The room had three key features: a single bed that would scream and creak in pain every time I turned or tossed in the night; a table with a miniscule lamp that created a halo of light barely covering the odd, oblong pear that refused to ripen during my stay; and a row of three kitschy Ikea shelves hooked to the wall.
The era of 'left brain' predominance of the logical, linear, computer-based Information Age that it engendered are giving way to a new world of 'right brain' qualities that predominate, which are inventiveness, empathy and meaning. The future will belong to those with a right brain mindset - creators, empathisers, pattern-recognisers and 'meaning makers'.
Often we can go through life identifying with our thoughts, our habits of thinking and believe this is the truth, that this is who we are, when this is not actually the case. Thoughts are just thoughts, they are not who we are and by accumulation of these thoughts we create behaviours and subsequent identities.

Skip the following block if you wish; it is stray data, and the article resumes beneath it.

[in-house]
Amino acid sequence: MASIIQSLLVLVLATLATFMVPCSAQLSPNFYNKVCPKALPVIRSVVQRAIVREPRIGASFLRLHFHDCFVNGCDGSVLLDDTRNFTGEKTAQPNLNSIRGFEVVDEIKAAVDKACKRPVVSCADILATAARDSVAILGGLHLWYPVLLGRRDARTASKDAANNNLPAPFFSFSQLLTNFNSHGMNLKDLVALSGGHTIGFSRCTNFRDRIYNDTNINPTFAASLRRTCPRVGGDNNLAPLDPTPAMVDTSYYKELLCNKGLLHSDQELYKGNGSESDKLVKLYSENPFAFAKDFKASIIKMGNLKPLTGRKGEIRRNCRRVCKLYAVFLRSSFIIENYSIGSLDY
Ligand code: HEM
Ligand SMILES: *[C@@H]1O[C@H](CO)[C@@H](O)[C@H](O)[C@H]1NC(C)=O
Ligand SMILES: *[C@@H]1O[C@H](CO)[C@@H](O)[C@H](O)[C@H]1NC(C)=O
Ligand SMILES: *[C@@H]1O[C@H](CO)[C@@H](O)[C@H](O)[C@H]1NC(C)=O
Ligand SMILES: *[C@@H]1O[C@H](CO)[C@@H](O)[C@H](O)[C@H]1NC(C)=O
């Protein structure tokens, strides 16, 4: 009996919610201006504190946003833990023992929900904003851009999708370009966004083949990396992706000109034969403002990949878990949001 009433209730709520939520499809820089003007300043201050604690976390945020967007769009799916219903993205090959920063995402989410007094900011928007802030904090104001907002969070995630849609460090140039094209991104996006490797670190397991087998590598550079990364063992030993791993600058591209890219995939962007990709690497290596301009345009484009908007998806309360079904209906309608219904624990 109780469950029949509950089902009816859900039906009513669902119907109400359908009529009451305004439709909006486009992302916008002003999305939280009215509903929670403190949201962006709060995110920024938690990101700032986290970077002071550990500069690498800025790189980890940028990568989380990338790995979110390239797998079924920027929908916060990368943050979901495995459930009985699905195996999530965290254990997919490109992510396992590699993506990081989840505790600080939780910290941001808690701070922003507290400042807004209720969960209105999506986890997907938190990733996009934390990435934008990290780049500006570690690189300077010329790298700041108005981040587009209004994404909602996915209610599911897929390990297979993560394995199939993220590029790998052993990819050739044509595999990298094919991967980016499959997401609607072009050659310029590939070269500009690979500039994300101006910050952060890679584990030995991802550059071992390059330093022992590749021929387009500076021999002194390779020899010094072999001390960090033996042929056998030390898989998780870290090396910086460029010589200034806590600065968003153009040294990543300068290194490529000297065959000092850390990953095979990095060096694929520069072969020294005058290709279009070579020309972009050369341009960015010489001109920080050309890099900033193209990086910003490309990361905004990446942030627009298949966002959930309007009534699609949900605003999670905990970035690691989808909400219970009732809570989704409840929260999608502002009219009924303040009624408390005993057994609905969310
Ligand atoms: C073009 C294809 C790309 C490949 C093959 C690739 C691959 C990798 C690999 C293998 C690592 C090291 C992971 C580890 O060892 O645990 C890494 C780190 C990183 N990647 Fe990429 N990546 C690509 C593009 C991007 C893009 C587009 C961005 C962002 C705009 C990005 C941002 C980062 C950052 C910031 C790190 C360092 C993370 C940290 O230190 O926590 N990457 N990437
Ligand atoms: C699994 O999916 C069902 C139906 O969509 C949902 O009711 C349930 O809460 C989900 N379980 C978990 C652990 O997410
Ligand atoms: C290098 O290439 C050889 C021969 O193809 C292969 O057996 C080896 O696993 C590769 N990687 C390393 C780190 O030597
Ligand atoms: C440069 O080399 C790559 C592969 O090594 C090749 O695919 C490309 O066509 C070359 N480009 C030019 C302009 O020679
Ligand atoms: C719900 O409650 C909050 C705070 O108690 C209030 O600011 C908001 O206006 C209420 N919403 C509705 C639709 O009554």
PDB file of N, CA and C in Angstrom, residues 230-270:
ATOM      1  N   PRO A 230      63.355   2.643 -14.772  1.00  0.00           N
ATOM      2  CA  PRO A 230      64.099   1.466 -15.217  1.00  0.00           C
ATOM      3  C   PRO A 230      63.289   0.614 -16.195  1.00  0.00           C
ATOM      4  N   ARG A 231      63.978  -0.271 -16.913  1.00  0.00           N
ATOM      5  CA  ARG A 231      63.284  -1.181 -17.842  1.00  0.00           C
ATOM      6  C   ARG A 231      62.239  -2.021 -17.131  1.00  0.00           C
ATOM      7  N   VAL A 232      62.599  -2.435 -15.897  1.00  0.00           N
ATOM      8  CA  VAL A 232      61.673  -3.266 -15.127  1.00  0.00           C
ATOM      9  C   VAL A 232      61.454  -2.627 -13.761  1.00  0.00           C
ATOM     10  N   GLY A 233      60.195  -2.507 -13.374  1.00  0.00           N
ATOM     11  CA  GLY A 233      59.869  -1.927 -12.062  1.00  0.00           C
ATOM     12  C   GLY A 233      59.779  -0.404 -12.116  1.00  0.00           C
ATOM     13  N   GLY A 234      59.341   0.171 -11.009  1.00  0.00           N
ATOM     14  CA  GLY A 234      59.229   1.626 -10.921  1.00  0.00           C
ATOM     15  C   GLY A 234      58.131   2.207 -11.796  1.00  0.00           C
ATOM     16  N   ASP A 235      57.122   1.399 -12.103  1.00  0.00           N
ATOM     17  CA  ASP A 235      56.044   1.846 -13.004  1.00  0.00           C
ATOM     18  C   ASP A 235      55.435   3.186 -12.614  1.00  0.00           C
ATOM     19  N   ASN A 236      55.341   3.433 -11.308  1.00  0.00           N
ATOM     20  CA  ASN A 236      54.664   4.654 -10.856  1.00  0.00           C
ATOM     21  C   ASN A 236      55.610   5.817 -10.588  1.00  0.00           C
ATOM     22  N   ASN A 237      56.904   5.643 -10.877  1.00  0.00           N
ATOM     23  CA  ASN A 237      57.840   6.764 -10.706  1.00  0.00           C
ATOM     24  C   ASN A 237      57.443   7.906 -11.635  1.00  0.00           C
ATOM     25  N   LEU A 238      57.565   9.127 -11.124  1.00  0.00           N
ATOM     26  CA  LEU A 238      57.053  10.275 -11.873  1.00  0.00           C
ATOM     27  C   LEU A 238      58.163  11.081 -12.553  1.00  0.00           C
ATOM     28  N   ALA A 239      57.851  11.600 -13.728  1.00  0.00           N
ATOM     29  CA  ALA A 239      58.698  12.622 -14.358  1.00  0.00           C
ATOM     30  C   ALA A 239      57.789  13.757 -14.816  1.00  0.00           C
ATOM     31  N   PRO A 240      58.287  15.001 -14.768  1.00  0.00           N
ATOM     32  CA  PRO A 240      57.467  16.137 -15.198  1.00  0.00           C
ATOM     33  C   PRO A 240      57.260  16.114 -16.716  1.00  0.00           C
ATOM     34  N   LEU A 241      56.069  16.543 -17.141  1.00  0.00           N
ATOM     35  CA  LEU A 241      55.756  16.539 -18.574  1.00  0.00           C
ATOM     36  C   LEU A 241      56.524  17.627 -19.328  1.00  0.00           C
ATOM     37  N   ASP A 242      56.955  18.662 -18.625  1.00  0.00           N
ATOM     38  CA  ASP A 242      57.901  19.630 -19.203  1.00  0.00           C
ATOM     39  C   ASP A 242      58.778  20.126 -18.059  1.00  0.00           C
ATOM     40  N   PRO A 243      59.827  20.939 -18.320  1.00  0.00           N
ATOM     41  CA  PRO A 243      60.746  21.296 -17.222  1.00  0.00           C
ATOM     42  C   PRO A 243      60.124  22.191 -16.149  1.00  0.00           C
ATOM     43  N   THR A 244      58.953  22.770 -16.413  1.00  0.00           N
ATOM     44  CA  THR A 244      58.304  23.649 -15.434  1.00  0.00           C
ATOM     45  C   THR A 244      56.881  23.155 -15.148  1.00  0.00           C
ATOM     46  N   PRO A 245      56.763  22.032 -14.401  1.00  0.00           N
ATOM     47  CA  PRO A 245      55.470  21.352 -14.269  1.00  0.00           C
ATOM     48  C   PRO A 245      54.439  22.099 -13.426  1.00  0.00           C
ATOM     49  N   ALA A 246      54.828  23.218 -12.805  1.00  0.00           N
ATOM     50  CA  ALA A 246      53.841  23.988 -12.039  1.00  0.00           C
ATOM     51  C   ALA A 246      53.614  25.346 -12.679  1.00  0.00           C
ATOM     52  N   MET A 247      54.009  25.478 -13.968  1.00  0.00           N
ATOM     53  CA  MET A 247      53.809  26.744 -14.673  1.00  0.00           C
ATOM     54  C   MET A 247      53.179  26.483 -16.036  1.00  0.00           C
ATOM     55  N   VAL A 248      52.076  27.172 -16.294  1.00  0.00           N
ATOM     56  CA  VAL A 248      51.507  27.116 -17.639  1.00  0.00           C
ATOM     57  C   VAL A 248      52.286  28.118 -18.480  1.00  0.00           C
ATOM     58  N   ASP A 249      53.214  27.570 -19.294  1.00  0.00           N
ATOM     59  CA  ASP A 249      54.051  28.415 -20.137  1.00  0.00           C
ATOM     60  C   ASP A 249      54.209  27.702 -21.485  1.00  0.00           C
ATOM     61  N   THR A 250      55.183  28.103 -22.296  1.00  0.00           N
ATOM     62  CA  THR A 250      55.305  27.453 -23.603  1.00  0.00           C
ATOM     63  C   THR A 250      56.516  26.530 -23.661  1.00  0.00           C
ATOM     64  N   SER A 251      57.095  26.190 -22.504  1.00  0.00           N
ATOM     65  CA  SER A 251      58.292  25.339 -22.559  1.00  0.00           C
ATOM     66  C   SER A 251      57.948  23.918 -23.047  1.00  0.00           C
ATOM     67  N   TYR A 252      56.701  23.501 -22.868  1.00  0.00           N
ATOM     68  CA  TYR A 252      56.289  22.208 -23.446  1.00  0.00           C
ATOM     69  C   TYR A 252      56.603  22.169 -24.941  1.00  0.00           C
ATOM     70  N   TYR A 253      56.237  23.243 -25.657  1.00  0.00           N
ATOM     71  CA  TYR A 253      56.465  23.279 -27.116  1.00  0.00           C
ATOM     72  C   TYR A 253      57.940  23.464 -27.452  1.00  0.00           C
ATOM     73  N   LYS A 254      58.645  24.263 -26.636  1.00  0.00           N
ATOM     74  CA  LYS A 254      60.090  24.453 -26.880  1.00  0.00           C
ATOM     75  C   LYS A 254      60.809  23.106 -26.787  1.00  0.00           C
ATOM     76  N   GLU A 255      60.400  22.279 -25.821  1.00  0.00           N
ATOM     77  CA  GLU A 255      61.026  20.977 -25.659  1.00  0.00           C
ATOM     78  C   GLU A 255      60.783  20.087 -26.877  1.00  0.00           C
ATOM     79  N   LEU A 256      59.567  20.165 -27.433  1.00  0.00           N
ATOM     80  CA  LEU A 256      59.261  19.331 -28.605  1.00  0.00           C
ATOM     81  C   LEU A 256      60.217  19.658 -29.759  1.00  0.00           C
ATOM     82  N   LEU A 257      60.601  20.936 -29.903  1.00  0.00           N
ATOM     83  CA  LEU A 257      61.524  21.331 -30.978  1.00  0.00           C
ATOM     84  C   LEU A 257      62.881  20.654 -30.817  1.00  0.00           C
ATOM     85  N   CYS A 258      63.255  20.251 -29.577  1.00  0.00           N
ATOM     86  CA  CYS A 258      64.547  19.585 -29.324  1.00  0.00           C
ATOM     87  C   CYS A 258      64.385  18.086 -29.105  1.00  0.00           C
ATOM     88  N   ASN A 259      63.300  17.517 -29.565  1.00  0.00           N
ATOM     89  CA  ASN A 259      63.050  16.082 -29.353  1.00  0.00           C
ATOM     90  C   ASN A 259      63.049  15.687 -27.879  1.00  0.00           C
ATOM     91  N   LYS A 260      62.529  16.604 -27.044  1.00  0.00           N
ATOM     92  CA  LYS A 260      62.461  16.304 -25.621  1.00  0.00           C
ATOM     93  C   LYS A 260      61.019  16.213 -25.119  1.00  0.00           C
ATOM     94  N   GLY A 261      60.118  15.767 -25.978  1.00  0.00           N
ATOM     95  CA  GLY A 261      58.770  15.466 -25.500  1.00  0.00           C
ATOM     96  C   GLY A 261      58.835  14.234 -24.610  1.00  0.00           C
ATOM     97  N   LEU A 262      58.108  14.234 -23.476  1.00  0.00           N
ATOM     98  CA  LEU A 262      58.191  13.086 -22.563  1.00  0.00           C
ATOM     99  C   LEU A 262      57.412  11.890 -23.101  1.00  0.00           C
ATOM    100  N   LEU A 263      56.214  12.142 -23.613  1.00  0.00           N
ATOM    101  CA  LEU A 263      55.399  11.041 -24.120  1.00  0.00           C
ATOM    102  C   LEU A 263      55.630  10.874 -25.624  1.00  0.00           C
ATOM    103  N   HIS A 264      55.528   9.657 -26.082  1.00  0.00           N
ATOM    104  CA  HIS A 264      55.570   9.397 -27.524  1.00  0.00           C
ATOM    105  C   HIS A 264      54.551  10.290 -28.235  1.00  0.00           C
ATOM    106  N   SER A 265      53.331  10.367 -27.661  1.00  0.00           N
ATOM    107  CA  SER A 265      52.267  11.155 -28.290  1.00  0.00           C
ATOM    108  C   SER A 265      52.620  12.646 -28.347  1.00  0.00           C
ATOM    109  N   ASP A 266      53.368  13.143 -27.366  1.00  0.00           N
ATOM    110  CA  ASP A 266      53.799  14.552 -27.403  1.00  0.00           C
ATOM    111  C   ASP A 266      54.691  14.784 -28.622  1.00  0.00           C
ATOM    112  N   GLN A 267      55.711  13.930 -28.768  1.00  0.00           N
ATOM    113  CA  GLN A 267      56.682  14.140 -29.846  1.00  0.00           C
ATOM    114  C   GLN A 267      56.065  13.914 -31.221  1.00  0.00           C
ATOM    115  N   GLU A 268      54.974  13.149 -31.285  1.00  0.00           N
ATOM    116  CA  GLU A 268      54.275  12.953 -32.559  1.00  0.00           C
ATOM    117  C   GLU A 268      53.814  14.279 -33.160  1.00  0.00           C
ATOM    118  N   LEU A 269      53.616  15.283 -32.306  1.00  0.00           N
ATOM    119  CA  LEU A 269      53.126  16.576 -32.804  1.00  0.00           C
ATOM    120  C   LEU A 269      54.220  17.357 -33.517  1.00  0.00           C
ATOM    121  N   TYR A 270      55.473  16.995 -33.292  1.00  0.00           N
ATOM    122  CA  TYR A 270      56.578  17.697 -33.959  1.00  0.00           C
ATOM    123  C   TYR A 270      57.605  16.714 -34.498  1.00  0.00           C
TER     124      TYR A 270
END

If we can encourage less active people to become more active we could prevent one in ten cases of stroke and heart disease in the UK, and one in six deaths from any cause. Furthermore, regular physical activity can help to prevent and manage over 20 chronic conditions and diseases, many of which are on the rise and affecting people at an earlier age.
Today, I think many of us spend much of our time in some form of mild despair; it is a tough world. But social ills can be compounded by the human experience of bereavement and the irony that in a connected world, people have scarcely been more "lonely" as we retreat into our cyber-worlds, advertising our fabulous lives for all to see.